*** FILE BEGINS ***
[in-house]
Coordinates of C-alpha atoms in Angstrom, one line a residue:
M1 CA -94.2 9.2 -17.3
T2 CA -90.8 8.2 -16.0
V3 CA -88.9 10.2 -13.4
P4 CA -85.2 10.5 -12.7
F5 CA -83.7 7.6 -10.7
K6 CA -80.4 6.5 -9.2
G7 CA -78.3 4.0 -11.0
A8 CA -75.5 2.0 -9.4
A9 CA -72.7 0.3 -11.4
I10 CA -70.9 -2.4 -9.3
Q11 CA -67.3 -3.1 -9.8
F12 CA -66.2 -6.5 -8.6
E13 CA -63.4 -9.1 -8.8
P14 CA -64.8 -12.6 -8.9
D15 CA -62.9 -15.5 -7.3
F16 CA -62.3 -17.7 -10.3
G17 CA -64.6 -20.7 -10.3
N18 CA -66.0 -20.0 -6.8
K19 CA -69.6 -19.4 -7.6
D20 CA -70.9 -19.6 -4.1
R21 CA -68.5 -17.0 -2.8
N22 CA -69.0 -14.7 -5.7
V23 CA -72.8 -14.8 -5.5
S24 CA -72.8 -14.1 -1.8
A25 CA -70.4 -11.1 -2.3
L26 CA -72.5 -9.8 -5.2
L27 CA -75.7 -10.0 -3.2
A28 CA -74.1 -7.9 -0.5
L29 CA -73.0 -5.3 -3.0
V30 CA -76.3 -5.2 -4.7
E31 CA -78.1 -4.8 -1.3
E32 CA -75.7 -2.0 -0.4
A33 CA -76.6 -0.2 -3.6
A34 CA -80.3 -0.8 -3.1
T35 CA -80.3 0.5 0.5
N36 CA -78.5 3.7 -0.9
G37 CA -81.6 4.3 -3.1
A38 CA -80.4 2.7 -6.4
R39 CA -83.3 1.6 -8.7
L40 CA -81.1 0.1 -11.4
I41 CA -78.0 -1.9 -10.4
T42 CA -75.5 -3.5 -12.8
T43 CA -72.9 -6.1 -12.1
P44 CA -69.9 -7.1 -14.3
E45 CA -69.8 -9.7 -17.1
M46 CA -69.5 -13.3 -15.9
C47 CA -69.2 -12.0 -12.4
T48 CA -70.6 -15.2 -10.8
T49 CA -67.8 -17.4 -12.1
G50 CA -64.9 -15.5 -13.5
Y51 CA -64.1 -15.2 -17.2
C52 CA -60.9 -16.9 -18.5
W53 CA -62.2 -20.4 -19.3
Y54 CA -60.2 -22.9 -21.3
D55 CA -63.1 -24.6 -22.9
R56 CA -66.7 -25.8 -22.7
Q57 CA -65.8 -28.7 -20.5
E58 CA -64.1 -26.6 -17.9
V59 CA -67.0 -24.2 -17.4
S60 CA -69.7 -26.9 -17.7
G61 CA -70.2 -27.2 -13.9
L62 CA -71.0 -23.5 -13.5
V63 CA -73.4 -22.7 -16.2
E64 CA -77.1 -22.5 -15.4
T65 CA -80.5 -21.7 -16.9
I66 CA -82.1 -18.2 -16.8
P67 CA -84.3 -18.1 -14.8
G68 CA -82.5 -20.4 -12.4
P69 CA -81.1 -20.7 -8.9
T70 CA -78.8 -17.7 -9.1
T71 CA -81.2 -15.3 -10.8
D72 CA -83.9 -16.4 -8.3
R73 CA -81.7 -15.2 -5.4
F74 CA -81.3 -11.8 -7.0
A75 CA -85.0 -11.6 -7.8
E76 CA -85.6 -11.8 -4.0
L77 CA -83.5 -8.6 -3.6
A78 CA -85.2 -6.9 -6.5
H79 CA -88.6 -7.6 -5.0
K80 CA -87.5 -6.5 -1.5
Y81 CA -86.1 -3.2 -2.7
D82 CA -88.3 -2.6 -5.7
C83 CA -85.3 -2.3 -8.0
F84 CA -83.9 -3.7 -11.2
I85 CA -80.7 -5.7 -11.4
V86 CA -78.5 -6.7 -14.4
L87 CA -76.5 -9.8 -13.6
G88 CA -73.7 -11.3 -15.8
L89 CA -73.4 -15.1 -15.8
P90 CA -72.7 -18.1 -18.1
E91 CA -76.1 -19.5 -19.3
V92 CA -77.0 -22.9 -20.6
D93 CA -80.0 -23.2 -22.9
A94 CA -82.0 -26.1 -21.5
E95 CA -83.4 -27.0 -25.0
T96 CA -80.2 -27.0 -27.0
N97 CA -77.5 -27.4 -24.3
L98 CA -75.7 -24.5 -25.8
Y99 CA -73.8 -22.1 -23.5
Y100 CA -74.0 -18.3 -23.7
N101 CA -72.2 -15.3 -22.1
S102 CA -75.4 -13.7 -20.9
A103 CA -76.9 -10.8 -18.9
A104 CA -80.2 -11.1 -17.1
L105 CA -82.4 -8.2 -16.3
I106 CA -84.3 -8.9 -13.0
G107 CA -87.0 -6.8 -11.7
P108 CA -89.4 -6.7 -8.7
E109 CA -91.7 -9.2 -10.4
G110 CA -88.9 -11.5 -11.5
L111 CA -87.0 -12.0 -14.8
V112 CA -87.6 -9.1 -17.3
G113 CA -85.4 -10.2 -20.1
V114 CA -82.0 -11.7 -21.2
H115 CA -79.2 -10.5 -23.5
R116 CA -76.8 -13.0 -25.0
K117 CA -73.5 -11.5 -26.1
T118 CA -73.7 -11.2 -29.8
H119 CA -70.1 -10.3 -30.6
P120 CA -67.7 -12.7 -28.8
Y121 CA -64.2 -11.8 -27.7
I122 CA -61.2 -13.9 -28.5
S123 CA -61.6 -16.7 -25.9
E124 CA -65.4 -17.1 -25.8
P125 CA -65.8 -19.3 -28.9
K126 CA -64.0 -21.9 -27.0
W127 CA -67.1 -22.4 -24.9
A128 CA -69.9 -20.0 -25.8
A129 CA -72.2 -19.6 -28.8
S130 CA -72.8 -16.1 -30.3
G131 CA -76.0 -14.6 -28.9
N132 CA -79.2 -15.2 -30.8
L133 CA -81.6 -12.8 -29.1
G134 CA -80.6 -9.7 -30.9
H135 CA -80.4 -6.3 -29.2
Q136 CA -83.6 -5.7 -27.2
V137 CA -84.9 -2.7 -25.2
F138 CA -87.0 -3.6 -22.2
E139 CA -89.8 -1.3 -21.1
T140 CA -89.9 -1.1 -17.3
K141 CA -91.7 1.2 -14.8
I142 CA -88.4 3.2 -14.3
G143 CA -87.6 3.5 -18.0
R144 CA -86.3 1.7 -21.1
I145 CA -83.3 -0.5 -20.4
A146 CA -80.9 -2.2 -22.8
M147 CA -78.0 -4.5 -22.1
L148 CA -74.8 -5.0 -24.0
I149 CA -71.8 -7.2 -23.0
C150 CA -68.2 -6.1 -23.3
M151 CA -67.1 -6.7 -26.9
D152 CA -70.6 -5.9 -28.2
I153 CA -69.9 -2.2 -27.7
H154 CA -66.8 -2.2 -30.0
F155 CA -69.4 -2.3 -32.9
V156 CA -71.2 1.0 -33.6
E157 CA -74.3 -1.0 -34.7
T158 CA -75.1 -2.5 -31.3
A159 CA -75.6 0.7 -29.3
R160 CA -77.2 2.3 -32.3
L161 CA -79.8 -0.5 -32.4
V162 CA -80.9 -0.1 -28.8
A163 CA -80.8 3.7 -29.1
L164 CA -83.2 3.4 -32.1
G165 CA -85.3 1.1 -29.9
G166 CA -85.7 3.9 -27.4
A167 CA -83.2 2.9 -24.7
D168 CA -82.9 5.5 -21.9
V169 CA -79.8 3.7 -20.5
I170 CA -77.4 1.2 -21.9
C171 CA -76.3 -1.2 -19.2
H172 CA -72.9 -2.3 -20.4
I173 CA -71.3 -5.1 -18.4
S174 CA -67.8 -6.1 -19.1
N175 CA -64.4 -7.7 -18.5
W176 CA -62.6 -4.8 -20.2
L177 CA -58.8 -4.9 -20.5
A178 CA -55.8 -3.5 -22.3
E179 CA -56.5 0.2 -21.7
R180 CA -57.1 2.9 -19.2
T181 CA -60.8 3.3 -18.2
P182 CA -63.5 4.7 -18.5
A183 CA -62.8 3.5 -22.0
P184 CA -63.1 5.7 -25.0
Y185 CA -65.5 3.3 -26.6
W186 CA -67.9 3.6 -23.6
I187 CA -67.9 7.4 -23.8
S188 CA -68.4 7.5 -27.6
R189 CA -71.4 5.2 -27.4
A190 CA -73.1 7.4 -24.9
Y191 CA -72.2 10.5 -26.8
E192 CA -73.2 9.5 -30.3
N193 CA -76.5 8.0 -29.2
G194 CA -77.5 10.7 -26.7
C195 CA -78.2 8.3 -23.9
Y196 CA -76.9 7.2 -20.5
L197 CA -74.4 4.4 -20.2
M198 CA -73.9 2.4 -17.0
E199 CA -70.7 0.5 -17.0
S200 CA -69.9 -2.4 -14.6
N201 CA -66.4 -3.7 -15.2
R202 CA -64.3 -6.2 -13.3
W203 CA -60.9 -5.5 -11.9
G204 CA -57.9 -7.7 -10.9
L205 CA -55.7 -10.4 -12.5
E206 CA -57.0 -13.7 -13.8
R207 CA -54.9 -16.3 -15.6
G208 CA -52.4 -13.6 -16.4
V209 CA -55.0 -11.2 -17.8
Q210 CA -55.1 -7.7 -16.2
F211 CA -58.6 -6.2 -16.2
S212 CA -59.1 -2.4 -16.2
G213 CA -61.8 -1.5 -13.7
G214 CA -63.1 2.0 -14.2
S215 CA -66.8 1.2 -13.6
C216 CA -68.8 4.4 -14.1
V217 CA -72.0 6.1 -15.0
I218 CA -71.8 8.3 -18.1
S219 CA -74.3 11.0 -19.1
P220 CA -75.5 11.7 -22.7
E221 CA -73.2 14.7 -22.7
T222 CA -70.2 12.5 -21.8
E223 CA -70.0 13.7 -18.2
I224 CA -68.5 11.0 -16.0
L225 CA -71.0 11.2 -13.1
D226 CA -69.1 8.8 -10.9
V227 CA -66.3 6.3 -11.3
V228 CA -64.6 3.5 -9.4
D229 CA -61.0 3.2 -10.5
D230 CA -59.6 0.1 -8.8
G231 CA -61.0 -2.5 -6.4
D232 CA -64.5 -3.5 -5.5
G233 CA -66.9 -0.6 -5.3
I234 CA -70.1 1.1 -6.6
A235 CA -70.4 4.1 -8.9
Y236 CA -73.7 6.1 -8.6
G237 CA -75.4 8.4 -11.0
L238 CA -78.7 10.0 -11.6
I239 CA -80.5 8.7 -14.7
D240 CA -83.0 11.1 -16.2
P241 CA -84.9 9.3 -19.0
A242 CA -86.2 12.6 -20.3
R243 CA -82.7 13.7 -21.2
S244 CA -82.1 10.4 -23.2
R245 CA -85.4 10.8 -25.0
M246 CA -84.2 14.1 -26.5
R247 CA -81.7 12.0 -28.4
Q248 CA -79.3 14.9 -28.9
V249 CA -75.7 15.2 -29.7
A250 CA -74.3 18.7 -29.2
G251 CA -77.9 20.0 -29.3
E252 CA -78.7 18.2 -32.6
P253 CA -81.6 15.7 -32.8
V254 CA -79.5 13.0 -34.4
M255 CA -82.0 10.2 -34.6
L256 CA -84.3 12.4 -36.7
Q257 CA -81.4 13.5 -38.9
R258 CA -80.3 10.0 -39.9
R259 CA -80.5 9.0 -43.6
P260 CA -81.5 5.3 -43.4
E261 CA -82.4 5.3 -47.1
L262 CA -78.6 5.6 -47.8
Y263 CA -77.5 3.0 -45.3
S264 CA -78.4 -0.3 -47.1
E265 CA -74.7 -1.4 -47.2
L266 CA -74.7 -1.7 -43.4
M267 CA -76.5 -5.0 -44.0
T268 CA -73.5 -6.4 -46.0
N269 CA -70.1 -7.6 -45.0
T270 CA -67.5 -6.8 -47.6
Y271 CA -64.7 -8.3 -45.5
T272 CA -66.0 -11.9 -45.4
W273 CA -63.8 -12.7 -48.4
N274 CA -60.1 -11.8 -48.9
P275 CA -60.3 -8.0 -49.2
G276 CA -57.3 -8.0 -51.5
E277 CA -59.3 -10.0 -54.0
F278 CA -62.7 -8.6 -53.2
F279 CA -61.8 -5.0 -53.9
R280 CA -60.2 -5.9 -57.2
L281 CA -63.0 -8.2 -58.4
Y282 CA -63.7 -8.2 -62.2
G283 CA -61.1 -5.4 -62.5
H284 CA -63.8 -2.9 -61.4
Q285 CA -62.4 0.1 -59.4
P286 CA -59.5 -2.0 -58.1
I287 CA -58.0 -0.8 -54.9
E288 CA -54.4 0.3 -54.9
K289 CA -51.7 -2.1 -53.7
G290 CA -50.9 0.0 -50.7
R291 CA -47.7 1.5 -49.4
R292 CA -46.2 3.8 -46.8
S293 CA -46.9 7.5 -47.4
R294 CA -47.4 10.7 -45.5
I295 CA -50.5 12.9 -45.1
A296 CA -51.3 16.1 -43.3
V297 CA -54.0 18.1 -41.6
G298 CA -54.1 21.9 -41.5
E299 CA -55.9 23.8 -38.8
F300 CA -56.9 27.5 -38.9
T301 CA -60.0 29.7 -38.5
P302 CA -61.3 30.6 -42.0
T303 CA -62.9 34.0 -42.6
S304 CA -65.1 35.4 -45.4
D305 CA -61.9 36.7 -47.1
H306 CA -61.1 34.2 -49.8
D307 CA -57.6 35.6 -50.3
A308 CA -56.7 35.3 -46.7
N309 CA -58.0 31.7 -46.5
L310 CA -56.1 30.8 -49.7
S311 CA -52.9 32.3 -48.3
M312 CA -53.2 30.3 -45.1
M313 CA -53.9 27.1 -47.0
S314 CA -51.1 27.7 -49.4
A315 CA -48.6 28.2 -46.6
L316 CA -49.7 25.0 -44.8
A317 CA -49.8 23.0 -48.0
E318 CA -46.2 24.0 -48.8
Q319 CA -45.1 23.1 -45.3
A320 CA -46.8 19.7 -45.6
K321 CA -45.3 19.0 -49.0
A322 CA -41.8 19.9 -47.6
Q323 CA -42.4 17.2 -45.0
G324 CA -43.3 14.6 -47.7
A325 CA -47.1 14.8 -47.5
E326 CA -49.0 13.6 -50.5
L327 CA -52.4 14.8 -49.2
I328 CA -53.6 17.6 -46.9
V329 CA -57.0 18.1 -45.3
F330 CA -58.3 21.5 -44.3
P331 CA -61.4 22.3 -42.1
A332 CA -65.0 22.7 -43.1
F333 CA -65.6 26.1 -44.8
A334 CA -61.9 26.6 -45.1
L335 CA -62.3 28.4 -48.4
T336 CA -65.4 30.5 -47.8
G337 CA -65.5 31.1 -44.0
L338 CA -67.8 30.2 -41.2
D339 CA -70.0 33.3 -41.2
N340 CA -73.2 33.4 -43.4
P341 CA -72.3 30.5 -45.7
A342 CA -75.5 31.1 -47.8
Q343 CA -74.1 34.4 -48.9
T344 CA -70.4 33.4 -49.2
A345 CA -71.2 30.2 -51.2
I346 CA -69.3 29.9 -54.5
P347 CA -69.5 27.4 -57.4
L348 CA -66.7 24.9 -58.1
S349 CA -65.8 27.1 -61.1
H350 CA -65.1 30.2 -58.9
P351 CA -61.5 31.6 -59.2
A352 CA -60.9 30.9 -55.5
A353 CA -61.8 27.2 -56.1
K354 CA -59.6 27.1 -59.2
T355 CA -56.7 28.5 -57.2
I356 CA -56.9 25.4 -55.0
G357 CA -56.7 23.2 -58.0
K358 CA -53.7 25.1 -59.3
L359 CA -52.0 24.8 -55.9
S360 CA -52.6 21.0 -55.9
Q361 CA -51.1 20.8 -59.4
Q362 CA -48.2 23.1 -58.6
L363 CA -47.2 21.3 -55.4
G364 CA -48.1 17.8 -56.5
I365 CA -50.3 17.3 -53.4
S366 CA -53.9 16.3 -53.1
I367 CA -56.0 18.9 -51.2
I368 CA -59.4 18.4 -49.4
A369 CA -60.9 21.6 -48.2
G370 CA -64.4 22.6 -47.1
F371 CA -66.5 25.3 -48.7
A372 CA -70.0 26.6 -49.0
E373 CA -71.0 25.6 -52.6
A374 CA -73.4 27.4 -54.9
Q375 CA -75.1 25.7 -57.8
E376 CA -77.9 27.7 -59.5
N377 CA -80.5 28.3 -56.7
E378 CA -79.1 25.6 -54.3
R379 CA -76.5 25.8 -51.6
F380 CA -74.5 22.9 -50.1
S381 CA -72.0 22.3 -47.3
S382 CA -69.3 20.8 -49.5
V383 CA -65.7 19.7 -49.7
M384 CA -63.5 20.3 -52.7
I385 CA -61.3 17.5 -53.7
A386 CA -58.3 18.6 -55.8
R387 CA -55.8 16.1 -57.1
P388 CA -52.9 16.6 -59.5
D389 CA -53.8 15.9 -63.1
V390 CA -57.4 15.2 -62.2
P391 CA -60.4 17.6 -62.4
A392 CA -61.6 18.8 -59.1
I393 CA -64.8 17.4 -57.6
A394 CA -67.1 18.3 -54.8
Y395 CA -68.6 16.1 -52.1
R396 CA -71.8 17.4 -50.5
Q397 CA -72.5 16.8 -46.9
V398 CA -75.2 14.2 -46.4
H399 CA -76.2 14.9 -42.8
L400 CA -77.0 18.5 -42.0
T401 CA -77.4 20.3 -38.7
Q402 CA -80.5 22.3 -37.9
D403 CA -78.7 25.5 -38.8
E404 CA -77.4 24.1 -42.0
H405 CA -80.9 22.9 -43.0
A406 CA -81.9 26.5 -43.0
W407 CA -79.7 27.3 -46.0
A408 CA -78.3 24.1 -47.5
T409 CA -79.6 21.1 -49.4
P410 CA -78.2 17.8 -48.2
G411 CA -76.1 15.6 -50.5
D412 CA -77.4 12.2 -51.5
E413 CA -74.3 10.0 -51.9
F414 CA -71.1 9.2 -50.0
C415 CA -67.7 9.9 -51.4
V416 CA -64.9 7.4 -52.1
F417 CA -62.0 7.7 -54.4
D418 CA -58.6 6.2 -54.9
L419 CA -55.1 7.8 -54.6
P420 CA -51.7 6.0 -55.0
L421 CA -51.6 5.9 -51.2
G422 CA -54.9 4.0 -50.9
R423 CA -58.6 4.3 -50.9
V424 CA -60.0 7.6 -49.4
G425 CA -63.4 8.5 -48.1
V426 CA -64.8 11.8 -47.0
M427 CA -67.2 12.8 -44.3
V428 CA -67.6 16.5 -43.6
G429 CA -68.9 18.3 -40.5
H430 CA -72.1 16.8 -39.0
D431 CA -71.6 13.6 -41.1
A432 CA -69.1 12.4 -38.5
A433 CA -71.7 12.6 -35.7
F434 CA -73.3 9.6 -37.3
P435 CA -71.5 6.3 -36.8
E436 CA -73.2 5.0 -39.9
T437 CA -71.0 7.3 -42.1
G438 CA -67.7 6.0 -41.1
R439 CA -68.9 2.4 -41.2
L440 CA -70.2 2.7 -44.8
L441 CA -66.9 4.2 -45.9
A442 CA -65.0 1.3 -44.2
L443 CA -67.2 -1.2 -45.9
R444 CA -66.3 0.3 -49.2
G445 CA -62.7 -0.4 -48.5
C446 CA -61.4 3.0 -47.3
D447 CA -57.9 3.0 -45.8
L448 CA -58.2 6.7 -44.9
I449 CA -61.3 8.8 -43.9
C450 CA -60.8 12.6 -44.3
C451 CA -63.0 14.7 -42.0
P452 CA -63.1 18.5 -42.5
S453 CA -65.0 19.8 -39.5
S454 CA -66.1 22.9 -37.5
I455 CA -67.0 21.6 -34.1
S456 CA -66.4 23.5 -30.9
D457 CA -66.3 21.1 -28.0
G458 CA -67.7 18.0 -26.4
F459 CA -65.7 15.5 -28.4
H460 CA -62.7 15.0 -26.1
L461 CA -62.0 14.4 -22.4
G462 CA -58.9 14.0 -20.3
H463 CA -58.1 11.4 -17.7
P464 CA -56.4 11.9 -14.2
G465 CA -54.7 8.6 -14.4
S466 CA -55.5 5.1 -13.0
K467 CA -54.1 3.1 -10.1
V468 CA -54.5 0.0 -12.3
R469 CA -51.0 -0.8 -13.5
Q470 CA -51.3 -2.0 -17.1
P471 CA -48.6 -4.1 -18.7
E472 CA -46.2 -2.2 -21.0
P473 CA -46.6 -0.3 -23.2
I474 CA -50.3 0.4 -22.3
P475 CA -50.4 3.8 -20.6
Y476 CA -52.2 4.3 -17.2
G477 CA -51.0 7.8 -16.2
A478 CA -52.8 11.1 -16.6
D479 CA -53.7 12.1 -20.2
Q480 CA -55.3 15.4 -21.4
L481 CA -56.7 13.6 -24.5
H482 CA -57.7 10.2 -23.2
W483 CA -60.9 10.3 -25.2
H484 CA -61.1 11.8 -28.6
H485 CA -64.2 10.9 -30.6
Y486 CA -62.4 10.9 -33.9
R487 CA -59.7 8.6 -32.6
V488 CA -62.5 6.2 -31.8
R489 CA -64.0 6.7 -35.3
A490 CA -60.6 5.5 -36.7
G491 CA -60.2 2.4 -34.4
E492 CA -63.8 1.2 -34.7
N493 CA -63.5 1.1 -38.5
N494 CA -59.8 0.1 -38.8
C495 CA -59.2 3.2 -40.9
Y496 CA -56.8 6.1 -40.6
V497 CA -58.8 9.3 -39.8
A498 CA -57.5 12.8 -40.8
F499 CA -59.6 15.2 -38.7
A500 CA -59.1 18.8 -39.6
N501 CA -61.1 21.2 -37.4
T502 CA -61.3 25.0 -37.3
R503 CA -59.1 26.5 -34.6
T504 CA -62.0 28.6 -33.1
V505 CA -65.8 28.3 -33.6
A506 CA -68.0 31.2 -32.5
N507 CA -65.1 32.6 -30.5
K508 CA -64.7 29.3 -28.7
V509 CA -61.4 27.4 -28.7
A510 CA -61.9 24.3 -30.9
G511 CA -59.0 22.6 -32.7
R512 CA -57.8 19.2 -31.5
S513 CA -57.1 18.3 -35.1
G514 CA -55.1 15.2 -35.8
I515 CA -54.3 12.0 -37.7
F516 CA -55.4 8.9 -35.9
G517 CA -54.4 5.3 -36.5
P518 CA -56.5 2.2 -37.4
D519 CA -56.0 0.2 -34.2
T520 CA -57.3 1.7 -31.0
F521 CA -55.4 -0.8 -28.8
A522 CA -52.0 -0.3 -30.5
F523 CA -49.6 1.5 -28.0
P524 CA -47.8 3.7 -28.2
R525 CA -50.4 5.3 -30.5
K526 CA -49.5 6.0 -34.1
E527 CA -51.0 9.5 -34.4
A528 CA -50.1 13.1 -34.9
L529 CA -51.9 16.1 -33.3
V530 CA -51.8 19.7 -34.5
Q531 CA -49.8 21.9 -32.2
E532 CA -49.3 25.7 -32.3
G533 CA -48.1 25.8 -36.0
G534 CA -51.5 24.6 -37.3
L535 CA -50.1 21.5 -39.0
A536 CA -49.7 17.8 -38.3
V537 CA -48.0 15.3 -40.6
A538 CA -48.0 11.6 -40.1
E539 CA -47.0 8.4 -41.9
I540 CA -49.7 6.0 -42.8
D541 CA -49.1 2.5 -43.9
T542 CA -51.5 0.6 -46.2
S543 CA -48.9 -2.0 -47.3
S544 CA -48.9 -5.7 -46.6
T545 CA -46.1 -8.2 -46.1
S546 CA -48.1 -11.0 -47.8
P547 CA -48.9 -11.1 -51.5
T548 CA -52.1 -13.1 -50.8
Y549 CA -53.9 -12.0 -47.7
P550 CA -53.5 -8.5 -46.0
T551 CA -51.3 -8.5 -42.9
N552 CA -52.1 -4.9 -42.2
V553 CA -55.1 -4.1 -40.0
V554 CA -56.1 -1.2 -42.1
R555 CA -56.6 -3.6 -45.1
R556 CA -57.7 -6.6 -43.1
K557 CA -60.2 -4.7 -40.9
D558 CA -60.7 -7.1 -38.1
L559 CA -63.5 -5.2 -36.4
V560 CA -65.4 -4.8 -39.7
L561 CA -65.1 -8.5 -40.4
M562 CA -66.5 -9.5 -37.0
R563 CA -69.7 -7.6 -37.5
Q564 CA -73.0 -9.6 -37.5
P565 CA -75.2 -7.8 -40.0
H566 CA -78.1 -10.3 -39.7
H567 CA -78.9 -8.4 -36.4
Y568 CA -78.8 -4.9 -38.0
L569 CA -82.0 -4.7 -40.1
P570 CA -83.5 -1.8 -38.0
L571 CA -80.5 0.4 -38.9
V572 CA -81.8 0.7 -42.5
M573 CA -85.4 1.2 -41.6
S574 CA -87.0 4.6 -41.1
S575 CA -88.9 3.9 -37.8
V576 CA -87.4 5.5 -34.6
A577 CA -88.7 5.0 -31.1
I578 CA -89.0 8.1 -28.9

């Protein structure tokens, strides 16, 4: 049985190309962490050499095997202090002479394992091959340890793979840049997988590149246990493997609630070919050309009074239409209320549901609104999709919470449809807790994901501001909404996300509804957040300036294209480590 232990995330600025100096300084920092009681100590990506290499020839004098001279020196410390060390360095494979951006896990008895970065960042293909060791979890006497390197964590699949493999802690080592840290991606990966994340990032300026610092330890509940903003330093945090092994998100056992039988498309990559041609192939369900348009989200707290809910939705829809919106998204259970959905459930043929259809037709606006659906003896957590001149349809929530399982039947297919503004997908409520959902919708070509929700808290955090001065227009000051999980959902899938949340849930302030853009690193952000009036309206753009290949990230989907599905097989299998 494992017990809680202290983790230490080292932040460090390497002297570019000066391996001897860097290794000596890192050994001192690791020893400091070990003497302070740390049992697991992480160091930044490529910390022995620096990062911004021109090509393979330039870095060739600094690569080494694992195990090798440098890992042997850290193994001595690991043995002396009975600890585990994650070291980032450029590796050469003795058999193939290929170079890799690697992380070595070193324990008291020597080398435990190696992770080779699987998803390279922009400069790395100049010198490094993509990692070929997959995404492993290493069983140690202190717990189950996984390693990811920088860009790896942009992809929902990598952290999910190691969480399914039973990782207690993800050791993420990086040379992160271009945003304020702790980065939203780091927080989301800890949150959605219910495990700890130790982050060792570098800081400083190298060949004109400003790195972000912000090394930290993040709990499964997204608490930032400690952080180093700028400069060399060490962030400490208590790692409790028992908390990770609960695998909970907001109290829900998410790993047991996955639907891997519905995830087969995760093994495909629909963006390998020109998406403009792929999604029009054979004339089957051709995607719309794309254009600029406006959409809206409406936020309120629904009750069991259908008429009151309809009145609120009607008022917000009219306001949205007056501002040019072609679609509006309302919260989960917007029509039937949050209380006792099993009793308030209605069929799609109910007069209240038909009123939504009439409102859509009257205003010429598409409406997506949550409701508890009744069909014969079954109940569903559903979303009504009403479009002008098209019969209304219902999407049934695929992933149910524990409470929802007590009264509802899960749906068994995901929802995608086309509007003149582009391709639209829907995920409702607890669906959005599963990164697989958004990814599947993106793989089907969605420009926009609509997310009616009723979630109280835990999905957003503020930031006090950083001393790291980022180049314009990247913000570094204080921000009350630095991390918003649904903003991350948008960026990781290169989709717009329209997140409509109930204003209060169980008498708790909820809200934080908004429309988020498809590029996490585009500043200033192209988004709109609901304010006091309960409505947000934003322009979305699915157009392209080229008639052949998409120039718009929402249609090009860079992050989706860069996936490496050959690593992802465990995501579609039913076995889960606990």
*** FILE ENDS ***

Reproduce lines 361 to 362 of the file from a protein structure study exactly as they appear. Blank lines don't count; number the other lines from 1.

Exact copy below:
L359 CA -52.0 24.8 -55.9
S360 CA -52.6 21.0 -55.9